Q&A with grammar guru Steven Pinker

Steven Pinker, Psychologist/Cognitive Scientist, Cold Spring Harbor, NY 6.1.09

Psycholinguist and New York Times best-selling author Steven Pinker gave a talk Sunday at Flyleaf Books to discuss his seventh book, “The Sense of Style.”

Copy co-chief Alison Krug spoke with Pinker about millennial language trends, grammar myths and his new book.

The Daily Tar Heel: What piqued your interest in linguistics and specifically linking it with psychology?

Steven Pinker: Well, it was the other way around. My interest originated in psychology, in particular in cognitive psychology: how the mind works. And for me, language is just one of the many remarkable things that the mind can accomplish. My Ph.D. thesis research was on a completely different topic in cognitive psychology in digital imagery. And language, like imagery, for me, is just an interesting thing that the mind does. I did not come to it from a love of language or a background in linguistics but from a fascination in the workings of the human mind.

DTH: Are there any grammar misconceptions that you would like to debunk?

SP: There’s nothing wrong with beginning a sentence with “and” or “because”; there’s nothing wrong with ending a sentence with a preposition; the idea that something’s wrong with a split infinitive is nonsense. And there are many others. And I think there are distinctions that people should respect. They should know how their words are going to be interpreted and not try to use a fancy schmancy synonym for a word if they aren’t sure what it means. You shouldn’t thank someone for their “fulsome praise” or “fulsome compliment” if you don’t realize that fulsome does not mean full. It means insincere or … excessive or explicitly designed to flatter but not sincerely meant. You should know the difference between “simplistic” and “simple,” and even small distinctions, like to know that it’s better to say “to home in” than “to hone in.” “To home in” means to return home, like what homing pigeons do.

DTH: What made you decide to write “The Sense of Style?”

SP:I have long enjoyed style manuals. I’m something of a style nerd. Ever since I was a graduate student, I read style manuals for fun and enjoyment. But it was a coming together of two parts of my life. One of them is I write books that try to reach a wide audience — that is at a point in my career, I had to unlearn bad habits of academes and write in a way that people would enjoy reading. The other is I study language for a living, so it seemed natural to bring together the practical challenge that faced me in writing popular books with the scientific knowledge of what goes into writing that people tend not to stand eventually. I have long fantasized about writing a book that would actually apply the modern science of language cognition to the task of writing clear and stylish prose. And probably the last straw was suffering under a copy editor who was going over my prose for a previous book, and I could tell that she was applying some of the rules from other style guides robotically. The guides do not explain the rationale behind the rules, so even though the rules were good in some places, they were bad in other places, and she just never acquired a comprehension of why the rules are there, when they should be followed, when they should be ignored. So I thought, OK, the world really needs a manual that explains the basis for its advice other than just issuing it dogmatically as a set of dos and don’ts.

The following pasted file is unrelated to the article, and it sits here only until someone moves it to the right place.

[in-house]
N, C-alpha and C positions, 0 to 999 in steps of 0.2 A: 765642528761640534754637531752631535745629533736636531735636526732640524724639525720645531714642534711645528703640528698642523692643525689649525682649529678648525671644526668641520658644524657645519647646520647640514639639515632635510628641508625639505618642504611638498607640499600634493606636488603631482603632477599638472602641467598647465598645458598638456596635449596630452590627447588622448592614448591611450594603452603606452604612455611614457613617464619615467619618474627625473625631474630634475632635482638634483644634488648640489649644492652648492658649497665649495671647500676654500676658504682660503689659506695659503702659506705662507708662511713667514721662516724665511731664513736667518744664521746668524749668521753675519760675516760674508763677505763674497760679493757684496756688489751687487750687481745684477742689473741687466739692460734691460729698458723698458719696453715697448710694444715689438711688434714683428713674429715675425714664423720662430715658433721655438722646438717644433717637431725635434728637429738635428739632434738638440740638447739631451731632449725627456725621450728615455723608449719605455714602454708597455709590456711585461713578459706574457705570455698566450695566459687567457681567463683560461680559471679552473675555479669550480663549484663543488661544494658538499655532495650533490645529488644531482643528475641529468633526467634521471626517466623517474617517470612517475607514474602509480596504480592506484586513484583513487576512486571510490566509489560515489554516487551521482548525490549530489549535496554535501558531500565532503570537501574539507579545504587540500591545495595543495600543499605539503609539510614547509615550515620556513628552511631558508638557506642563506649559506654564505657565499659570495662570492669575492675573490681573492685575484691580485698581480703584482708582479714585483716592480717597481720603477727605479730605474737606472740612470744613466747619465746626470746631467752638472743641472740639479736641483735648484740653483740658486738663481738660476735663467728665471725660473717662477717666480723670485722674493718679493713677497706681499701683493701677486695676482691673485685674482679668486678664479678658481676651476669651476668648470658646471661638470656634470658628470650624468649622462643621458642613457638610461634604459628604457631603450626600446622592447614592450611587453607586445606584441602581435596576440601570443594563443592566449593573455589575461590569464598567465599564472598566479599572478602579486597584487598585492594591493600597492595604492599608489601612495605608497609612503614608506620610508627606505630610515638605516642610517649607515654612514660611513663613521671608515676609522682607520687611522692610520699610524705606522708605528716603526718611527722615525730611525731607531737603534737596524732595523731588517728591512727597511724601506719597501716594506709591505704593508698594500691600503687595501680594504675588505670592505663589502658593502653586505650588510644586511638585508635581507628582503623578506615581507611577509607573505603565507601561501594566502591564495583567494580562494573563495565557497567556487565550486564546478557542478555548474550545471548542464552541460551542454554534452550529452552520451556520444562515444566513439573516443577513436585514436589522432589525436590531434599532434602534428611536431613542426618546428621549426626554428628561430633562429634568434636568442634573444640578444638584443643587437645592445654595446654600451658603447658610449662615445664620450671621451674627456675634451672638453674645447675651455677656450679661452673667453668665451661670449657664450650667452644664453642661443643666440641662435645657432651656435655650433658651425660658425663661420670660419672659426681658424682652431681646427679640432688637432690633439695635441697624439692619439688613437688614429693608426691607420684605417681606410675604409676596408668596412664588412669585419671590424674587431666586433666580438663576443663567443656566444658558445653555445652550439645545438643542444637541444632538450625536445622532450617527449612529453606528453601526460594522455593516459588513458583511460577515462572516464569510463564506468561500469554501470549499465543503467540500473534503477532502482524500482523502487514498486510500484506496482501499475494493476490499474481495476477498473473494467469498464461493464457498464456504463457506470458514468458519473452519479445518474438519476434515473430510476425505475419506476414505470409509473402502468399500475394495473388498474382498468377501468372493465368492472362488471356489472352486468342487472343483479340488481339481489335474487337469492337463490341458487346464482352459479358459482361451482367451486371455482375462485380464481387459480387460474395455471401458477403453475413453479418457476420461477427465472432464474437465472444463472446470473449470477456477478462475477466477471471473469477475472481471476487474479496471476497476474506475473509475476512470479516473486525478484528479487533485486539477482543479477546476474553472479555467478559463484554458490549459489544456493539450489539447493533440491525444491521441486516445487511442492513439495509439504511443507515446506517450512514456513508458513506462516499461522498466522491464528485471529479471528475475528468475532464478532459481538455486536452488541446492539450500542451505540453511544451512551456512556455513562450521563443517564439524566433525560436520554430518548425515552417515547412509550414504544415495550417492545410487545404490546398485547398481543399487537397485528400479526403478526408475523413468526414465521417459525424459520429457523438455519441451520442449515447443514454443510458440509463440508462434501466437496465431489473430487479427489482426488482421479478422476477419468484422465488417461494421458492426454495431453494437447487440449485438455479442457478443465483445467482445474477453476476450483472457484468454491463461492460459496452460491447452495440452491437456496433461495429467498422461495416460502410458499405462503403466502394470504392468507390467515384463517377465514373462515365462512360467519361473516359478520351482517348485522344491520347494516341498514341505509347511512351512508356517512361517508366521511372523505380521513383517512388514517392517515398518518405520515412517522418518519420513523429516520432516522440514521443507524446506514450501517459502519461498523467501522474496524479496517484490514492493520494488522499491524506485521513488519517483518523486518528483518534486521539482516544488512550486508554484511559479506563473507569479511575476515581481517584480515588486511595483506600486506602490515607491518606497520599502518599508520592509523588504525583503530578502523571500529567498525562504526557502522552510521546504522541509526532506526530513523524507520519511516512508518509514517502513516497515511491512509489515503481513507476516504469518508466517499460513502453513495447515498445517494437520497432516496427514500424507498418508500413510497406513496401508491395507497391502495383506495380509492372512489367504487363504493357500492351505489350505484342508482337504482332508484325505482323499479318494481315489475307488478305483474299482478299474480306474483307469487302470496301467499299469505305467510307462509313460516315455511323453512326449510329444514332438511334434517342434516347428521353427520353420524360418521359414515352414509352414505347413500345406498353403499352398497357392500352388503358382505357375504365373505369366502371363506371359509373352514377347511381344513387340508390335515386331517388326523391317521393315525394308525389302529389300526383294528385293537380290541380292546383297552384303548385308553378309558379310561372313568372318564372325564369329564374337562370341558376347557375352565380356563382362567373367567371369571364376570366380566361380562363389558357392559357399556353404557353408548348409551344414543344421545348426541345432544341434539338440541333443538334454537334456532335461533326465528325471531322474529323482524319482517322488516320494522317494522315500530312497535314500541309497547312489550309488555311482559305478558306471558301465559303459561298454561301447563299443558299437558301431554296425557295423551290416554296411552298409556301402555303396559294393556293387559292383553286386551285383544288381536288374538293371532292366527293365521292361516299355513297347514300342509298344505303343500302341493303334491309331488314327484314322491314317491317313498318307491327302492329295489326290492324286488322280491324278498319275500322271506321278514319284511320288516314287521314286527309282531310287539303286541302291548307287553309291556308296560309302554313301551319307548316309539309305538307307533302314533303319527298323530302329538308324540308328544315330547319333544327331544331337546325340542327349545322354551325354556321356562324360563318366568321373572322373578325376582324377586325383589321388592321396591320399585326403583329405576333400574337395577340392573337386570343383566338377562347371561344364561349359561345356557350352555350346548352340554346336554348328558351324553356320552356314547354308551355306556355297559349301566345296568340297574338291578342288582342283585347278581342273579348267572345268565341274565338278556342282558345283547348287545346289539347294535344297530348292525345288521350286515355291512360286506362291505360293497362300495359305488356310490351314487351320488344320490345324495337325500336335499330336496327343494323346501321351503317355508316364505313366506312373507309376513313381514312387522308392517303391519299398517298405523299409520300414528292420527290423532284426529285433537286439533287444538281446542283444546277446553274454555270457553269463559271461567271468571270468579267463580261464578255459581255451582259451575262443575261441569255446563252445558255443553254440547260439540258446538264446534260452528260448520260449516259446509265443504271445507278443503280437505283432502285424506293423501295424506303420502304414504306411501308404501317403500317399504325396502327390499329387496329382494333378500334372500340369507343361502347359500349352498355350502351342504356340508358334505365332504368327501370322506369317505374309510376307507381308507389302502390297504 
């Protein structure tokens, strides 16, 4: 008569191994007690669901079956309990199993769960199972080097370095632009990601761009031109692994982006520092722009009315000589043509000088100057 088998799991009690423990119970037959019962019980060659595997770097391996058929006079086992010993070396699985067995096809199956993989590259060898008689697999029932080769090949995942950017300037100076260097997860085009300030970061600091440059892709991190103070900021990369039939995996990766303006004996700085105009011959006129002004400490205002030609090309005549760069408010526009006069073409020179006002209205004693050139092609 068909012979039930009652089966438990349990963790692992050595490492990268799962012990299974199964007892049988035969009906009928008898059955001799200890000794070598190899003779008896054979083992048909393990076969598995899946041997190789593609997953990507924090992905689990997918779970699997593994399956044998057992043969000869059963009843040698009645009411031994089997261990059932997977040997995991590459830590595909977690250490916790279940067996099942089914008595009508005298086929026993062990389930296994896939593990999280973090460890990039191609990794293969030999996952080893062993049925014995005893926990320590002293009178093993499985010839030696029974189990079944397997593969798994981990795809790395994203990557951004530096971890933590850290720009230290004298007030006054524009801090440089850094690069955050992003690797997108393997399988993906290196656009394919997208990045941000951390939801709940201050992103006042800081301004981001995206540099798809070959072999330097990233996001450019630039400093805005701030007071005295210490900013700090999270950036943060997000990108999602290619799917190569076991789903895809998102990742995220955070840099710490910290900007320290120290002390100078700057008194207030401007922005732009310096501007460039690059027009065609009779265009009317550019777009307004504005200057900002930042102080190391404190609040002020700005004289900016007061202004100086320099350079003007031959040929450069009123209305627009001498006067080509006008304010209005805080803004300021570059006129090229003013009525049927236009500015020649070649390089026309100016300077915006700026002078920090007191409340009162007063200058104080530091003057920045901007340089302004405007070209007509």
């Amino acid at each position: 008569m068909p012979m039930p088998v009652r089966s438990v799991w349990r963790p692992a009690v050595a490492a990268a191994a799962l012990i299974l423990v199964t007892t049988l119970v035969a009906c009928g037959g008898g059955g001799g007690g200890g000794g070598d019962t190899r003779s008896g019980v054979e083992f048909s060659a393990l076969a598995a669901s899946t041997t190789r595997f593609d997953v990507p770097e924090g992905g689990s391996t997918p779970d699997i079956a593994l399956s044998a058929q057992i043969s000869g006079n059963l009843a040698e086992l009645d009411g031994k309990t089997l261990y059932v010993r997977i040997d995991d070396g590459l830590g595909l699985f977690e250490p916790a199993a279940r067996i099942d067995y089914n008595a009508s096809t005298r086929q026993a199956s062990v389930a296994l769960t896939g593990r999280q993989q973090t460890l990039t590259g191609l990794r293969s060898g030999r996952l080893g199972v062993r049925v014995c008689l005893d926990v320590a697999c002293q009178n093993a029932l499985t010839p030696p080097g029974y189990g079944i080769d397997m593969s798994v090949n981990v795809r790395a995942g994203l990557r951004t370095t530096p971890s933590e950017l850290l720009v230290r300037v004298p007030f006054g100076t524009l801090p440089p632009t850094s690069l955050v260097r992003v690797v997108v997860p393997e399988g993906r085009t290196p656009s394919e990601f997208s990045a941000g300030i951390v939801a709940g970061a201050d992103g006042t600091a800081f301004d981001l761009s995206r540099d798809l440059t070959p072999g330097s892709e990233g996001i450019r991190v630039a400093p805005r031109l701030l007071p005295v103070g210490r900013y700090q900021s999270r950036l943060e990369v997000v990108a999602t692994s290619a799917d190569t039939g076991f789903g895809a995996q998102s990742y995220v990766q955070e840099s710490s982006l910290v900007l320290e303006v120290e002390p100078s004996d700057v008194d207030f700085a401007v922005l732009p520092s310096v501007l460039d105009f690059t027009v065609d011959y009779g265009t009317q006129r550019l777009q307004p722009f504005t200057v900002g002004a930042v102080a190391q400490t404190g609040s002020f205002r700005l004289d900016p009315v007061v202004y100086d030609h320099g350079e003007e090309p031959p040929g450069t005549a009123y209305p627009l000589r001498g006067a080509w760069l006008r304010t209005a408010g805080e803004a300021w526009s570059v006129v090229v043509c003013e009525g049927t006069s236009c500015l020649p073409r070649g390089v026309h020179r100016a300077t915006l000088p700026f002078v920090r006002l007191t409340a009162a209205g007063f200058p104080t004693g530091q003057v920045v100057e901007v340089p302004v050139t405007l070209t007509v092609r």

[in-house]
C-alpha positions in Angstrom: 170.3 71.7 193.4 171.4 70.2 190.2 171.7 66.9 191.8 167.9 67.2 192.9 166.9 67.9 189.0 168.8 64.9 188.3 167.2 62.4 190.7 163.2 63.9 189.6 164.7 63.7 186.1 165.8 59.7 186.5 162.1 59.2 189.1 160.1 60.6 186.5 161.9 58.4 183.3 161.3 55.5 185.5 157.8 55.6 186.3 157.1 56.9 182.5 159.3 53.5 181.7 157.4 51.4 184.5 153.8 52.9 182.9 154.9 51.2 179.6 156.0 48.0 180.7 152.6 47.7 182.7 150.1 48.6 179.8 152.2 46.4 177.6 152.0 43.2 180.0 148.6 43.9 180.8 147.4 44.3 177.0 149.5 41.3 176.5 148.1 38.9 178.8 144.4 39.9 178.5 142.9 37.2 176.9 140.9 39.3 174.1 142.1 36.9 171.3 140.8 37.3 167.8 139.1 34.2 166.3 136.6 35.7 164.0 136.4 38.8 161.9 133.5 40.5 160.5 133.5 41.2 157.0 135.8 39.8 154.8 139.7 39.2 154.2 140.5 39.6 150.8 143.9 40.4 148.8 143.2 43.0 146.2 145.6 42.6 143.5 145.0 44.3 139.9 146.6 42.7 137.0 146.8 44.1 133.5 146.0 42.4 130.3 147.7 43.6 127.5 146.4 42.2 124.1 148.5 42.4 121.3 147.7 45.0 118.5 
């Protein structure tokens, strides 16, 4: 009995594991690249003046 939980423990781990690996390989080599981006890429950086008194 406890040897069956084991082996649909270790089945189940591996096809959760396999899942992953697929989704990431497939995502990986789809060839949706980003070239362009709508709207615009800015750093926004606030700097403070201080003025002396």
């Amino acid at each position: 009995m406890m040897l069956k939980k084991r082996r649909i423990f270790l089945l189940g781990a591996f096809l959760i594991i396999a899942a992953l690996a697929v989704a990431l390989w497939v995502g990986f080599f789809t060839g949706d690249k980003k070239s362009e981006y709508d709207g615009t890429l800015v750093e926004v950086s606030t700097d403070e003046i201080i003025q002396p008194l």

DTH: Do you have a favorite how-to-write book or style guide?

SP:I like Theodore Bernstein’s “The Careful Writer,” although it’s pretty old, but it’s written with a lot of wit and irreverence. Of the books that analyze what goes into good writing, my favorite two are Mark Turner and Francis-Noël Thomas’ “Clear and Simple as the Truth” and Joseph Williams’ “Style: Toward Clarity and Grace.” Both of those are influenced a bit by linguistics and cognitive science, although not as much as mine. I also enjoy some of the ones that I think are obsolete and have a lot of errors such as (William) Strunk and (E.B.) White’s “The Elements of Style.” There’s a lot of nonsense in them, but there’s a lot of good stuff as well, and they are each well written, and, I think, still worth reading, although not the final word.

DTH: As the chairperson for the American Heritage Dictionary’s Usage Panel, has there ever been a word or usage point that you’ve ever pushed for or against or felt strongly about?

SP: Well it’s really not my rule to push for my own … tastes because the point of the panel is to survey a sample of careful writers and to see what they think to translate their sensibility into advice for the use in the dictionary. The idea is there’s no one in charge; no one actually legislates what’s correct and incorrect. It’s just an evolving consensus. So what’s correct is what most careful writers think is correct, and that’s why we ask careful writers, and what they say pretty much goes.

DTH: Do you have any millennial language trends that you really hate or that you really love?

SP: I don’t particularly like the trend of the new construction of because nouns like, “I believe in global warming because science.” I don’t know how prevalent that is among millennials, but I don’t quite get that. I do think there is more reliance on taboo language — on profanity — in journalism than is best for graceful communication. And I’m not prudish about swearing. I do it myself. But I think that taboo words should be used judiciously so that they retain their power. One should be a little bit more creative in referring to an evil dictator than to call him a f*cker, for example. Even if he is a f*cker, you should be able to express that a little more gracefully.



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